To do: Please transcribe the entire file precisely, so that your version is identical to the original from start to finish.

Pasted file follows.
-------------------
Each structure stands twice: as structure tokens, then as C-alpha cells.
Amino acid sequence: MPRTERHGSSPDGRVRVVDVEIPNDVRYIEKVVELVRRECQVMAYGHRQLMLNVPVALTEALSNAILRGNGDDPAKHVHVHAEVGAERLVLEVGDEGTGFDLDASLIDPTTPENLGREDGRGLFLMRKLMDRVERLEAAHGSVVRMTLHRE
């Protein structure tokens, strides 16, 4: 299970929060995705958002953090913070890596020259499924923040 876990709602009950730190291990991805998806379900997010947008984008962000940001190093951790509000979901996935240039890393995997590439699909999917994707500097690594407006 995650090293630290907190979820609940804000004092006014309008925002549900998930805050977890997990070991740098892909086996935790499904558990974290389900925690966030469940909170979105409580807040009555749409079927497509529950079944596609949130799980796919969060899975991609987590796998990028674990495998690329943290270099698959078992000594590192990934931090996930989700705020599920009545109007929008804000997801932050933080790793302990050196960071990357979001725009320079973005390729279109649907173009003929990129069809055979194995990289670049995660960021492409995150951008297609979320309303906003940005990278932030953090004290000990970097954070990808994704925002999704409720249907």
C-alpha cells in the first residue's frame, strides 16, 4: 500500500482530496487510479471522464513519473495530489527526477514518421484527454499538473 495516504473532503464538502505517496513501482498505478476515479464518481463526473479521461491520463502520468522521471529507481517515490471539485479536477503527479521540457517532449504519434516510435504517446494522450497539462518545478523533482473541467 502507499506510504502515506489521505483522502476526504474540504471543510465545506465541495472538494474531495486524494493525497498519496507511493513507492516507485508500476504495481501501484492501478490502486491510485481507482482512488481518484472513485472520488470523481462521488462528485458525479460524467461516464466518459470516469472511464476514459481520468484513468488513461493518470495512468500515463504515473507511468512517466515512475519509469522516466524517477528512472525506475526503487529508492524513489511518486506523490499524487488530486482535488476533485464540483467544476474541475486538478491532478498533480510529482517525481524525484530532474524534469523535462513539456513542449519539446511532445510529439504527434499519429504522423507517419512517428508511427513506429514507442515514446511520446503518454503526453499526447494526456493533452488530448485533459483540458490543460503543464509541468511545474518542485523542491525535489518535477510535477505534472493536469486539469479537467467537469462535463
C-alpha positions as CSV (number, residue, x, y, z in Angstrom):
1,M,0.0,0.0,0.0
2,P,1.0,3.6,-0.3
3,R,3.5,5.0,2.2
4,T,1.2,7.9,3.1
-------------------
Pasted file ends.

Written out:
Each structure stands twice: as structure tokens, then as C-alpha cells.
Amino acid sequence: MPRTERHGSSPDGRVRVVDVEIPNDVRYIEKVVELVRRECQVMAYGHRQLMLNVPVALTEALSNAILRGNGDDPAKHVHVHAEVGAERLVLEVGDEGTGFDLDASLIDPTTPENLGREDGRGLFLMRKLMDRVERLEAAHGSVVRMTLHRE
């Protein structure tokens, strides 16, 4: 299970929060995705958002953090913070890596020259499924923040 876990709602009950730190291990991805998806379900997010947008984008962000940001190093951790509000979901996935240039890393995997590439699909999917994707500097690594407006 995650090293630290907190979820609940804000004092006014309008925002549900998930805050977890997990070991740098892909086996935790499904558990974290389900925690966030469940909170979105409580807040009555749409079927497509529950079944596609949130799980796919969060899975991609987590796998990028674990495998690329943290270099698959078992000594590192990934931090996930989700705020599920009545109007929008804000997801932050933080790793302990050196960071990357979001725009320079973005390729279109649907173009003929990129069809055979194995990289670049995660960021492409995150951008297609979320309303906003940005990278932030953090004290000990970097954070990808994704925002999704409720249907």
C-alpha cells in the first residue's frame, strides 16, 4: 500500500482530496487510479471522464513519473495530489527526477514518421484527454499538473 495516504473532503464538502505517496513501482498505478476515479464518481463526473479521461491520463502520468522521471529507481517515490471539485479536477503527479521540457517532449504519434516510435504517446494522450497539462518545478523533482473541467 502507499506510504502515506489521505483522502476526504474540504471543510465545506465541495472538494474531495486524494493525497498519496507511493513507492516507485508500476504495481501501484492501478490502486491510485481507482482512488481518484472513485472520488470523481462521488462528485458525479460524467461516464466518459470516469472511464476514459481520468484513468488513461493518470495512468500515463504515473507511468512517466515512475519509469522516466524517477528512472525506475526503487529508492524513489511518486506523490499524487488530486482535488476533485464540483467544476474541475486538478491532478498533480510529482517525481524525484530532474524534469523535462513539456513542449519539446511532445510529439504527434499519429504522423507517419512517428508511427513506429514507442515514446511520446503518454503526453499526447494526456493533452488530448485533459483540458490543460503543464509541468511545474518542485523542491525535489518535477510535477505534472493536469486539469479537467467537469462535463
C-alpha positions as CSV (number, residue, x, y, z in Angstrom):
1,M,0.0,0.0,0.0
2,P,1.0,3.6,-0.3
3,R,3.5,5.0,2.2
4,T,1.2,7.9,3.1